The Morning After: 3 Tips for Mountain Biking With a Hangover

Don't be the one who shows up hurting on the New Years Day ride. Here's how to handle a hangover.
Photo: Tim Sackton via Flickr

There are few feelings as awful as showing up to a group ride the morning after one too many drinks. Pedaling uphill is one of the last things you want to do when your stomach is turning and your head is thumping, but sometimes our commitment and will to ride is greater than our intelligence not to.

Hangovers generally refer to a range of symptoms that result from drinking too much and include dehydration, nausea, anxiety, increased blood pressure and more. Because alcohol dehydrates, and disrupts sleep and our brain’s chemicals, it can affect us all quite differently.

So, what can you do? Well, it depends on what stage you’re in when reading this. If you’re already halfway into a beer, pour a glass of water.

Slow it down

There are a few ways that having a few pints the night before a ride can hinder your performance. The biggest thing to worry about though is dehydration. Since alcohol is a diuretic, your body will be getting rid of water and unless you replace it, you’re bound to suffer the effects of dehydration the next day.

“Try to mitigate that by having a glass of water for every alcoholic beverage,” said Jen Sommers-Dirks, a sports dietician with Active Fueling, based in Colorado. “And including electrolytes, particularly sodium, wouldn’t be a bad idea either to help make sure you’re absorbing the water.”

She notes also that if you’re drinking more than one alcoholic beverage per hour, it’s going to take you to the point of no-return faster. The body generally metabolizes one serving of alcohol per hour, so if you have have a batch of margaritas that goes down like juice, you may be dehydrating yourself quicker than you recover. And that could reduce your ability to neutralize the chance of a hangover the next day.

Another important thing is taking in some solids with the liquids. Eating a mix of carbs, protein, and fats along with the libations will slow down the alcohol absorption and keep it from hitting you quite as hard.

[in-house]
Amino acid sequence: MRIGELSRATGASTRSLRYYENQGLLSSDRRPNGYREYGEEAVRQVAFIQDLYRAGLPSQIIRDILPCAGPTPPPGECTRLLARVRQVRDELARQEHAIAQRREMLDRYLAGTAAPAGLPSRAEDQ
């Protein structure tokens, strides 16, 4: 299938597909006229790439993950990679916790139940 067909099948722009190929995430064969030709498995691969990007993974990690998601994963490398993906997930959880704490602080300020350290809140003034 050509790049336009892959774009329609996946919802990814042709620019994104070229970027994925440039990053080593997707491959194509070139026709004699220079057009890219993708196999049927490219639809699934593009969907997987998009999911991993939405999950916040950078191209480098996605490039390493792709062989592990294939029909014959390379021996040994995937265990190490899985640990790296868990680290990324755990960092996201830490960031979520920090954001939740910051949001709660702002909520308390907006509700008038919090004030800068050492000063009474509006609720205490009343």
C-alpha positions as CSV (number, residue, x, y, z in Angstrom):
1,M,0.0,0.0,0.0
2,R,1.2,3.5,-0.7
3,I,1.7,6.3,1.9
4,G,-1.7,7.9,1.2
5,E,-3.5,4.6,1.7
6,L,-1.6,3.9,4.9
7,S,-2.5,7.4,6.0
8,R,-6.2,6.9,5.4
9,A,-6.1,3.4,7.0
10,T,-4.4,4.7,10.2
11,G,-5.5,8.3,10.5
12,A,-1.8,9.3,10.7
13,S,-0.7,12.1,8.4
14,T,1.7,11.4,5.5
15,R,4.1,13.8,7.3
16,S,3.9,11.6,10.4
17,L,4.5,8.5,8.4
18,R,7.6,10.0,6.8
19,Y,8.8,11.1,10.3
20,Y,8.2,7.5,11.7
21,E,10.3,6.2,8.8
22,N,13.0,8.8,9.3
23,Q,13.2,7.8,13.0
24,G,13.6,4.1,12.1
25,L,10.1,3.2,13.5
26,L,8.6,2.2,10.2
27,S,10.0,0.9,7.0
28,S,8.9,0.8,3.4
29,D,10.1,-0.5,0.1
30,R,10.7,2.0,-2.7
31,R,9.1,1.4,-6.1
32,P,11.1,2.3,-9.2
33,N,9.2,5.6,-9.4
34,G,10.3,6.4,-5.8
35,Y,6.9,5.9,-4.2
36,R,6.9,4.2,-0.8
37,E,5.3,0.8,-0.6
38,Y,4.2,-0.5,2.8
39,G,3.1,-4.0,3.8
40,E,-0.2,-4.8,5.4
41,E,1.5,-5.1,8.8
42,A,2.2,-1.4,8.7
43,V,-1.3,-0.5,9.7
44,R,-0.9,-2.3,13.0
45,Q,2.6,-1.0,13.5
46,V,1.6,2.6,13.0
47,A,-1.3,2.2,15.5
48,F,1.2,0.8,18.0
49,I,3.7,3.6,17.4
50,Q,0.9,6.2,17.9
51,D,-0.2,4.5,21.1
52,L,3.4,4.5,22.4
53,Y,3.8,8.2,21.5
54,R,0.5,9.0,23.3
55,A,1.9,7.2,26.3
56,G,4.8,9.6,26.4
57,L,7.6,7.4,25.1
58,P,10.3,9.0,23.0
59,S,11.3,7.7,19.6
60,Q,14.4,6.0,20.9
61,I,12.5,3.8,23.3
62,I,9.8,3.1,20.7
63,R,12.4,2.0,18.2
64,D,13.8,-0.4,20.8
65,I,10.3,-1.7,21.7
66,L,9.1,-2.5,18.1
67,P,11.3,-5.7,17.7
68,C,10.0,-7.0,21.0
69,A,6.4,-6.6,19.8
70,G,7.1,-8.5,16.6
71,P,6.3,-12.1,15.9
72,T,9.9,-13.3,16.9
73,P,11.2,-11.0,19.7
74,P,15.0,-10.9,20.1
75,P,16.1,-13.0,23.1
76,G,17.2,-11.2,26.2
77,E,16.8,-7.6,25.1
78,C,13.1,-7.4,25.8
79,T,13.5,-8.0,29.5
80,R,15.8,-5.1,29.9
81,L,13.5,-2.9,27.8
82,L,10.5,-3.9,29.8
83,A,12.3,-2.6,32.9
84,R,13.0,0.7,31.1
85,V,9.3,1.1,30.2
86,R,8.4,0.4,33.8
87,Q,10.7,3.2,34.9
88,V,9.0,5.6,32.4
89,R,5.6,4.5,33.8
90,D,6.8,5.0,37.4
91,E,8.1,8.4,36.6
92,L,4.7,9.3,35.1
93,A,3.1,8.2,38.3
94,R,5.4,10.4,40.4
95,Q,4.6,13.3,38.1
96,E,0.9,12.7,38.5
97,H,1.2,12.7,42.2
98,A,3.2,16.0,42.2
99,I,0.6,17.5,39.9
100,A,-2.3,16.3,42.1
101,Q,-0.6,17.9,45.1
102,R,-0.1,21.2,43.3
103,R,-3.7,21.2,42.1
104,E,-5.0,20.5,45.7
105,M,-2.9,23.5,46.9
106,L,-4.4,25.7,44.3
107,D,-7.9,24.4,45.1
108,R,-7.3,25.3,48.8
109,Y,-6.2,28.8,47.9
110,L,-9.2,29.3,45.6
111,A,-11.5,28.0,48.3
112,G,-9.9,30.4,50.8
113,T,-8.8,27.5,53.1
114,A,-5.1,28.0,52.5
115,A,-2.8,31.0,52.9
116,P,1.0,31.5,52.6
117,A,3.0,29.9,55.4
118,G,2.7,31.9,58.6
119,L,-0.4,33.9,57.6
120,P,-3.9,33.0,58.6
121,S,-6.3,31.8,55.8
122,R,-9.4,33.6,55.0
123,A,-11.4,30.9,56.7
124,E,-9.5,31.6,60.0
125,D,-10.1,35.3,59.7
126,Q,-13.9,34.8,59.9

Lastly, be mindful of moderation. Just as the saying suggests, most things are fine up until the point of over-indulgence, and then the last one gets the best of us.

“There’s nothing you’re going to be able to do if you have six drinks,” said Sommers-Dirks. “You’re going to feel like crap and it’s going to affect your ride the next day.”

The good/better/best booze to drink

There are as many myths about what types of alcohol result in the worst hangovers as there are types of IPAs these days. Though all alcohols differ greatly, a piece by Thrillist says it comes down to congeners, a byproduct of fermentation, which also make up a drink’s flavor and color. The problem, according to Thrillist, is they are difficult for the liver to process and can contribute to hangovers.

Distillers generally have more control than brewers and winemakers over the amount of congeners in alcohol, which is how distillers can manipulate and make their spirits unique. If a spirit is distilled multiple times, congeners can be filtered out. Lighter colored spirits, like vodka and gin are distilled to filter out all congeners giving them a neutral taste, but darker spirits like rum or whiskey and red wine have more congeners left in them for flavor and color.

Congeners are still present in white wines, but at smaller amounts. Thrillist also notes that carbon dioxide, present in champagne, helps alcohol enter the bloodstream more quickly.

Wake up call

The best thing to do on the morning of a ride is to start drinking water again, and to help with the sluggishness of a poor(er) nights sleep, a cup of coffee will probably help. And if you’re up for it, take in a decent breakfast with a good mix of carbs, fat, and protein again. If you’re feeling a little nauseous, start with a ginger chew or some peppermint Tums, Sommers-Dirks suggests.

Know that alcohol can inhibit muscular proprioception and your body’s ability to physically react too.

“If you’re real hungover, your balance and skills when it comes to technical riding, you might notice you’re a bit off, so you might want to be careful about that.”

Lastly, suit up for a tougher ride than usual, look forward to burning off the previous night’s calories, and set expectations.

“It’s probably not the time to push yourself or try to be setting PRs or anything,” said Sommers-Dirks. “Just know it’s not going to be your best performance, so kind of readjust your expectations if you wake up feeling like crap.”

If it’s a group ride, there’s a chance that a friend packed some après too. Maybe a little hair of the dog will help (kidding). Interestingly, there is a correlation between fitness and drinking more. A 2022 study found people who have a high level of cardiorespiratory level of fitness are more likely to consume more alcohol, potentially because people who are more fit tend to be more socially active. The same study also noted that individuals consumed more alcohol on the same days when they were physically active. Cheers?